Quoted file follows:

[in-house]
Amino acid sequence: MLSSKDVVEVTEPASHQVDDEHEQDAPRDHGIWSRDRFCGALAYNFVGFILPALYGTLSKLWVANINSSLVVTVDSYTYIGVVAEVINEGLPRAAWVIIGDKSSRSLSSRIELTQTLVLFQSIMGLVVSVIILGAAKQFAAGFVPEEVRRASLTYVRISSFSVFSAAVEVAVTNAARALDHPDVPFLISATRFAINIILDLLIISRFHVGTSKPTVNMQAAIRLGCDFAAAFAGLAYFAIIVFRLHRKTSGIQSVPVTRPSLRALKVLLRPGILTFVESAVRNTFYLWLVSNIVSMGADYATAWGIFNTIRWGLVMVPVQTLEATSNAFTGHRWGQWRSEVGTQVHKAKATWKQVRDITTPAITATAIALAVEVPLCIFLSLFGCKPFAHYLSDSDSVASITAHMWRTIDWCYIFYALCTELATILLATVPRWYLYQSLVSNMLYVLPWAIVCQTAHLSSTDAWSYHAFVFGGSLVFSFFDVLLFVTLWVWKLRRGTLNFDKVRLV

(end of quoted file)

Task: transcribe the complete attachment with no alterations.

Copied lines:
[in-house]
Amino acid sequence: MLSSKDVVEVTEPASHQVDDEHEQDAPRDHGIWSRDRFCGALAYNFVGFILPALYGTLSKLWVANINSSLVVTVDSYTYIGVVAEVINEGLPRAAWVIIGDKSSRSLSSRIELTQTLVLFQSIMGLVVSVIILGAAKQFAAGFVPEEVRRASLTYVRISSFSVFSAAVEVAVTNAARALDHPDVPFLISATRFAINIILDLLIISRFHVGTSKPTVNMQAAIRLGCDFAAAFAGLAYFAIIVFRLHRKTSGIQSVPVTRPSLRALKVLLRPGILTFVESAVRNTFYLWLVSNIVSMGADYATAWGIFNTIRWGLVMVPVQTLEATSNAFTGHRWGQWRSEVGTQVHKAKATWKQVRDITTPAITATAIALAVEVPLCIFLSLFGCKPFAHYLSDSDSVASITAHMWRTIDWCYIFYALCTELATILLATVPRWYLYQSLVSNMLYVLPWAIVCQTAHLSSTDAWSYHAFVFGGSLVFSFFDVLLFVTLWVWKLRRGTLNFDKVRLV